Are you doing business with GHOSTS?

Posted by John Park on Jan 17th, 2009
2009
Jan 17

business ghost customers

 
It was just before Christmas.  Like all other shoppers going through the motions, I had stopped by a gift shop after work to pick-up a few last minute items.  My destination was a small but established neighborhood store.  After getting the items I needed, I got in line behind a few ladies who clearly knew a lot more about gift giving than I did.  Their little handheld baskets were full of trinkets and other festive items sure to make some one’s holiday a little more merrier. 
 
As the first woman unloaded her items on to the counter, she was greeted by the bubbly 16 year old cashier.  She scanned each item and I watched as the LED sub-total on the little balance screen got higher and higher.  The grand total was just over $150.00.  The lady reached in to her purse and promptly paid in cash.  Smiles were all around and it was a scene we’ve all witnessed a thousand times.
 
It was the second lady’s turn and the entire scene played it self out again as if the setting was on replay.  Her total was just over $100.00.


As I watched both of them walk out of the store, I thought to myself… “They might as well be ghosts.”
 
This little boutique had just sold $250 worth of goods in 5 minutes and the owner has no idea who they just did business with.  They don’t know if they are new customers or regulars.  They wouldn’t know how to contact them again to build any sort of a relationship.  They have no idea how they ended up at their store.  In essence, the owner of this boutique store just did business with a couple of ghosts.
 
Retail settings are perfect for witnessing and demonstrating business theories.  This is because a simple retail transaction is about as “pure” as it gets to define doing business—buy low and sell high.
 
Many businesses are doing business with ghosts everyday.  The goal should be to identify who these ghost customers are so that a relationship can be initiated and grown.  Instead of constantly hunting for new customers with expensive mass market advertising, how about just taking good care of the ones you already have.  Not only will you be able to grow the relationship, these known customers are also your best candidates to be unpaid business ambassadors.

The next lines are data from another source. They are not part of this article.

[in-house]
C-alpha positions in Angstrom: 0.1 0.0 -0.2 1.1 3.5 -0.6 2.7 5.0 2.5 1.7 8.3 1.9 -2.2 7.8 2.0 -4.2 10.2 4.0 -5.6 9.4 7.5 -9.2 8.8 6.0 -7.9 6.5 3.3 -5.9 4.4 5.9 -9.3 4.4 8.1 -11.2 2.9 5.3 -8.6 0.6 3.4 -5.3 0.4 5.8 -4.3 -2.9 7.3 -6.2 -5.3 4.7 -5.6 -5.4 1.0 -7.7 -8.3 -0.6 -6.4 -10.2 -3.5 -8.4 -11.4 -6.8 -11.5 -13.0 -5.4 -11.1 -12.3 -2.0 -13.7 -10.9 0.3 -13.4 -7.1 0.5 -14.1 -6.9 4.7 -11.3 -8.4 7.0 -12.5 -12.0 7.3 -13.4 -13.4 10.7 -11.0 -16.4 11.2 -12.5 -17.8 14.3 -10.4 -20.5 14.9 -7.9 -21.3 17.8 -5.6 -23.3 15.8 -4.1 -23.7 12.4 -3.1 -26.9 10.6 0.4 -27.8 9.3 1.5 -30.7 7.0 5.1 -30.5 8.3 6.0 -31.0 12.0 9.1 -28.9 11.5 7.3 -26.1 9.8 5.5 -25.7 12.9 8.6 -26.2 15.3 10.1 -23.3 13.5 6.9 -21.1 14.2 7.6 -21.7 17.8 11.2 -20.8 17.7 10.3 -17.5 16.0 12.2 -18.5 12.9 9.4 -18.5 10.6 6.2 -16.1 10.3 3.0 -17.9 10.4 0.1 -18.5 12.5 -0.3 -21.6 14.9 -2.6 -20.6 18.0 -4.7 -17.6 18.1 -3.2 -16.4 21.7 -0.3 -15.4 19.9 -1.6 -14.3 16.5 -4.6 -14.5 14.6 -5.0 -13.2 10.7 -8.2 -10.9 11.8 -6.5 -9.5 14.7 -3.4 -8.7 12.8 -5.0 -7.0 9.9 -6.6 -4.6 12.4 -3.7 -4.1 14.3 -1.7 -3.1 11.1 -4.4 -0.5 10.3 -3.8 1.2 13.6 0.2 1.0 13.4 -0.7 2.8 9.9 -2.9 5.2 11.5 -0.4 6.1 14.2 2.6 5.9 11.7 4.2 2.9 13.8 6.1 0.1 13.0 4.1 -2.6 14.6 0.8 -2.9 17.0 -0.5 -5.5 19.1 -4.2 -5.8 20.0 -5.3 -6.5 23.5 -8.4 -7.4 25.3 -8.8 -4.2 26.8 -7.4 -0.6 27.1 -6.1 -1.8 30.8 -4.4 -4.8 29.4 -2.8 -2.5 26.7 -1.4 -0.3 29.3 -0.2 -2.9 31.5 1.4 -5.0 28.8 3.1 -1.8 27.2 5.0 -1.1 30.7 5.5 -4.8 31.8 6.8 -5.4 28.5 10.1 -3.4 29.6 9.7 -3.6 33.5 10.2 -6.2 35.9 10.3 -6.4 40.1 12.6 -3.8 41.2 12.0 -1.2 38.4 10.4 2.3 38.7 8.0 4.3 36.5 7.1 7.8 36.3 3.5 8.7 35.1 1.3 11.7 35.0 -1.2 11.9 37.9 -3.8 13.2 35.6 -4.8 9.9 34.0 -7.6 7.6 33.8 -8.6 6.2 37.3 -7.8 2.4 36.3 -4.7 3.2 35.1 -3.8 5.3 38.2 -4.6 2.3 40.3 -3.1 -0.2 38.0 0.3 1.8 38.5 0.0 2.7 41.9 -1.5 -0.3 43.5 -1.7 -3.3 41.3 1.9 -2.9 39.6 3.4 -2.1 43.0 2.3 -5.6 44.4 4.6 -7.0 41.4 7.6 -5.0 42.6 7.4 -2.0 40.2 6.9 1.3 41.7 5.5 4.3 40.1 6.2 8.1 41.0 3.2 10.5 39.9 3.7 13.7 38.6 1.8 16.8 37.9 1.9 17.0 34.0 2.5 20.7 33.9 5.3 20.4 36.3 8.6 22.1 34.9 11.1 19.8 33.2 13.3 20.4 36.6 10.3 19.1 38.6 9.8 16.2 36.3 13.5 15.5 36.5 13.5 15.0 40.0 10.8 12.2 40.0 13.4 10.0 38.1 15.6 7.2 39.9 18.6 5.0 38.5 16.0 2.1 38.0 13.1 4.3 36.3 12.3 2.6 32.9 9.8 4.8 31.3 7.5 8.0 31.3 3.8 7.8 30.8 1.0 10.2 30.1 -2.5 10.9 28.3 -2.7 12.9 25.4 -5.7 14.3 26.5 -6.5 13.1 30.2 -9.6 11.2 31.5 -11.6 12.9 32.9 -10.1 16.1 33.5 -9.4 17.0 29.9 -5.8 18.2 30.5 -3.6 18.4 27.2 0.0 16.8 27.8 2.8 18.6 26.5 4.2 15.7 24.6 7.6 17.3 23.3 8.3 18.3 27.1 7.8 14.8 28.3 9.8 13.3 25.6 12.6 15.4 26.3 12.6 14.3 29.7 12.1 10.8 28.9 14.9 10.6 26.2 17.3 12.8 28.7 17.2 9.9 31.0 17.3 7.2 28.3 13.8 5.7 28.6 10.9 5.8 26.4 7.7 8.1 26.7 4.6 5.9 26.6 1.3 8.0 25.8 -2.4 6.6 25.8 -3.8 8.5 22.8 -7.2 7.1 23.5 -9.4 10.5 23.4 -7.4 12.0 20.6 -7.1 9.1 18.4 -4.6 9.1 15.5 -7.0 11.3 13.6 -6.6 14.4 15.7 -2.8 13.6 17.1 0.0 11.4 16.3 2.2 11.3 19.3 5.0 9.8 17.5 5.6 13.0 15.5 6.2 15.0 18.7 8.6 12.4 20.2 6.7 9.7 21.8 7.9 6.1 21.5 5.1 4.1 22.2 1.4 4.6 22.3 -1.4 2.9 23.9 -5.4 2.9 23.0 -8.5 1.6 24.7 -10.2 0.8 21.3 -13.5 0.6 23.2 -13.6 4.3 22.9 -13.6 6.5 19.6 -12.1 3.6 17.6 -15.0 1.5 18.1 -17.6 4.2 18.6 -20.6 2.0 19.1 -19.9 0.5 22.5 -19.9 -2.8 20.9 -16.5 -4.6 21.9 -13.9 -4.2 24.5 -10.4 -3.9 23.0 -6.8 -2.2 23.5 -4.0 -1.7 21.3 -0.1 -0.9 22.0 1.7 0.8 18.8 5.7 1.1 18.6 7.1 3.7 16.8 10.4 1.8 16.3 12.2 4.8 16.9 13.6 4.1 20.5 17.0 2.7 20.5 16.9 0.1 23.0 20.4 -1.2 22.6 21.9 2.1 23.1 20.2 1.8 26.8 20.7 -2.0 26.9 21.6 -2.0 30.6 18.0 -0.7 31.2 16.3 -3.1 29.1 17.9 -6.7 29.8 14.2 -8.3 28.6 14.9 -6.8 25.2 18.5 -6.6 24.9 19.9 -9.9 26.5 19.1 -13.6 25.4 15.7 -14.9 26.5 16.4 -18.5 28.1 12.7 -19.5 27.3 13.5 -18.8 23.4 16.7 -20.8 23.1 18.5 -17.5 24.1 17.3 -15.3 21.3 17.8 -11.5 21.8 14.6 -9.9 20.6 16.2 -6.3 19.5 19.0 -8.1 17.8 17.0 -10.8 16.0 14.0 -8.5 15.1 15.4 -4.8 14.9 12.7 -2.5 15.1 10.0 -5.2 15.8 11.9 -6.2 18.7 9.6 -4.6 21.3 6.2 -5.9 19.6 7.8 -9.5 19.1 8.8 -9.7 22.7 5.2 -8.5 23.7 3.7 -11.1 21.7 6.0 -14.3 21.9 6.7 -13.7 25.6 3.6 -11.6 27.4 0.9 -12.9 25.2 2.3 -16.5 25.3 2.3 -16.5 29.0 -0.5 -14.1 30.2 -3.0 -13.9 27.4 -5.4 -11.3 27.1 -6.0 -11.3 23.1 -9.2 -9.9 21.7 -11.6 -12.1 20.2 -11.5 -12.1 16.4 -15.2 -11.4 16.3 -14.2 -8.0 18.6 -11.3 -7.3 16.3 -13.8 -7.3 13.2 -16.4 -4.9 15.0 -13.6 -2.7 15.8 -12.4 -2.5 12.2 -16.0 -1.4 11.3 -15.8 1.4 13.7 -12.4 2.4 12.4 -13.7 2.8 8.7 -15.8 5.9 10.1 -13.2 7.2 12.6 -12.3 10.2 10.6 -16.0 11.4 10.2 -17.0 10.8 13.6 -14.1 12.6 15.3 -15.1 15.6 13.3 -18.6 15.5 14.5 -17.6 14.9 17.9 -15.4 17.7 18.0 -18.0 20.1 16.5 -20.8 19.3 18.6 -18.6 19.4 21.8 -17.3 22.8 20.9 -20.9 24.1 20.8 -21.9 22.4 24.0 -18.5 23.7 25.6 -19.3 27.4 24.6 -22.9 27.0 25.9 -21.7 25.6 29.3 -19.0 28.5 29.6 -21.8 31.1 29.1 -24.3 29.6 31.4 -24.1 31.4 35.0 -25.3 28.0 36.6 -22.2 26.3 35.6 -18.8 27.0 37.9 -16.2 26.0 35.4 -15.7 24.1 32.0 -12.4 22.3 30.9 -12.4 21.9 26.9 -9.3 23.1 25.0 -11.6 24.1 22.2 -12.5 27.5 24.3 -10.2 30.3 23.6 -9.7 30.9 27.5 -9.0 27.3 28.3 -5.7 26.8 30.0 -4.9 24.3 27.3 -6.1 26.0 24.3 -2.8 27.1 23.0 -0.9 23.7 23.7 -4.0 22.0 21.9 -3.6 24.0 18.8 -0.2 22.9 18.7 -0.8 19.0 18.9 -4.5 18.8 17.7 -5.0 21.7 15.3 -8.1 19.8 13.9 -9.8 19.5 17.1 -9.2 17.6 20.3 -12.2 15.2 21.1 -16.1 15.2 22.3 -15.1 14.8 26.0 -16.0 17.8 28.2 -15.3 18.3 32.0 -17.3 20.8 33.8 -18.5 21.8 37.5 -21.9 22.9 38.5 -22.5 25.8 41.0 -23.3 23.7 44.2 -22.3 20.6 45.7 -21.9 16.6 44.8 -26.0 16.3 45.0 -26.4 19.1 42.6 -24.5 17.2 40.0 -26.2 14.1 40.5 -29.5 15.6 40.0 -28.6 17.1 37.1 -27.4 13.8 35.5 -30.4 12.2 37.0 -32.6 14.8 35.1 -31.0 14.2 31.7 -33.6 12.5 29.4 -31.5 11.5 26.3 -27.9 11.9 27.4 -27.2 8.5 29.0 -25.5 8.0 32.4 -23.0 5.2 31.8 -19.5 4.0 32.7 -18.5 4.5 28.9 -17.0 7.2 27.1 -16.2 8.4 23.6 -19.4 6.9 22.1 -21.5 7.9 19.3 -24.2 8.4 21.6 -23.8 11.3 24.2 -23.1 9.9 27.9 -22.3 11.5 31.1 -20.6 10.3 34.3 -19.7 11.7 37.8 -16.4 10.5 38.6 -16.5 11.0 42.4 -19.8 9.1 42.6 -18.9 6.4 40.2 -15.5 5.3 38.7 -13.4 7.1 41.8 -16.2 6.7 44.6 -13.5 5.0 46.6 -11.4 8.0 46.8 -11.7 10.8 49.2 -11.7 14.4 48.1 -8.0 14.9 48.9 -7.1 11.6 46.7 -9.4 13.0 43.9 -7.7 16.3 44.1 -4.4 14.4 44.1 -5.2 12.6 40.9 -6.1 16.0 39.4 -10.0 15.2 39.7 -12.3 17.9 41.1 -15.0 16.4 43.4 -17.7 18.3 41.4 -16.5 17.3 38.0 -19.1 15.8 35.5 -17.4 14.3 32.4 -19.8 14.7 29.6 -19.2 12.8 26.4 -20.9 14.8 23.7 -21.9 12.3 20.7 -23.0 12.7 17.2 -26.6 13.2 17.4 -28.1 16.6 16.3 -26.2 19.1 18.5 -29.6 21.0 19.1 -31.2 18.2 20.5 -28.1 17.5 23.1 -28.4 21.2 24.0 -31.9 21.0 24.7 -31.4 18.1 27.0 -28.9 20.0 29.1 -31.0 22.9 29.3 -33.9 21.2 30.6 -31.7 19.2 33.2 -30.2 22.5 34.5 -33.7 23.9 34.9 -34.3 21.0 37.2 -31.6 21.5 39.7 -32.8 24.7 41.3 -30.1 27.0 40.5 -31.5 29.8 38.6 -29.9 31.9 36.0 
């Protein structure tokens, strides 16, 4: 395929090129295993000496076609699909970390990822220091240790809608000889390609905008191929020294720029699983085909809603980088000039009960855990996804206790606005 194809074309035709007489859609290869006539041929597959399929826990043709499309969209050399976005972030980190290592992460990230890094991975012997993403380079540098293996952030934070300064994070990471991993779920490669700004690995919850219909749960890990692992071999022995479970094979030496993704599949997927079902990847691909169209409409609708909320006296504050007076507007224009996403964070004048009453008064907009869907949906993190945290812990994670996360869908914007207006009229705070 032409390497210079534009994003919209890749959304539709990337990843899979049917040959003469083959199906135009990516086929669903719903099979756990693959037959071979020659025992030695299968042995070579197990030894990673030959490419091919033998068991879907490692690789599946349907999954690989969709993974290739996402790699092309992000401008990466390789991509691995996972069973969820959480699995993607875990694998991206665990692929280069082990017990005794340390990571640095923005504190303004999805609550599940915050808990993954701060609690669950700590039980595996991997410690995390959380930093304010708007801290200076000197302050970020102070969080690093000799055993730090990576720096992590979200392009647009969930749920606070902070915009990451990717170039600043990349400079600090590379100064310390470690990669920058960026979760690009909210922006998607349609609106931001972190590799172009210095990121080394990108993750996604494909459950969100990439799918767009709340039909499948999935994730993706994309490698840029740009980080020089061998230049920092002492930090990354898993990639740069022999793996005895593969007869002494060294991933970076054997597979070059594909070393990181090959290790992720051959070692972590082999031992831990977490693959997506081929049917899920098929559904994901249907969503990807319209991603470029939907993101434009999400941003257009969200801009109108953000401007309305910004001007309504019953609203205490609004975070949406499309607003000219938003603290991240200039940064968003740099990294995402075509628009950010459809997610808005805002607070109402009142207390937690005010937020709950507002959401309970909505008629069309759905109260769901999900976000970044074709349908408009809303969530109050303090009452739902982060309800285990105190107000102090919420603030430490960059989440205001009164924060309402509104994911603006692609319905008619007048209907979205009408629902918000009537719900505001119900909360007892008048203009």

For those of you not operating a retail business, this effects you as well.
 
 
( What defines a ghost customer? )
 
1)  No contact information collected during transaction
2)  No contact after the original transaction
3)  At least 6 months since last contact
 
If just one of the above three definitions apply towards any of your customers, you have unintentionally turned a customer back in to a prospect.
 
 
( Ideas to turn ghosts back in to customers )
 
1)  Collect contact information especially email and address.  Some customers like anonymity so do your best.  Set policies in motion to collect data during the transaction.  Consider creative methods like offering incentives or benefits in exchange for the information.
2)  Create a contact schedule for each customer.  For example, a retail store could send out a postcard 4 times a year during their busiest months offering their repeat customers a discount.
3)  Implement an effective CRM (customer relationship management) tool to keep in contact with your customer base.  A simple low cost start can be to implement some sort of an email marketing communication.  Services like Constant Contact or iContact is an easy do-it-yourself tool.
 
 
In many businesses, 20% of your customers will be generating 80% of your revenues.  Constantly hunting for new customers in a recession can be difficult and expensive.  In order to grow your business, look towards those customers who’ve already done business with you.  They are the low hanging fruits.
 
STOP doing business with ghosts.  This is a good place to begin.
 
 

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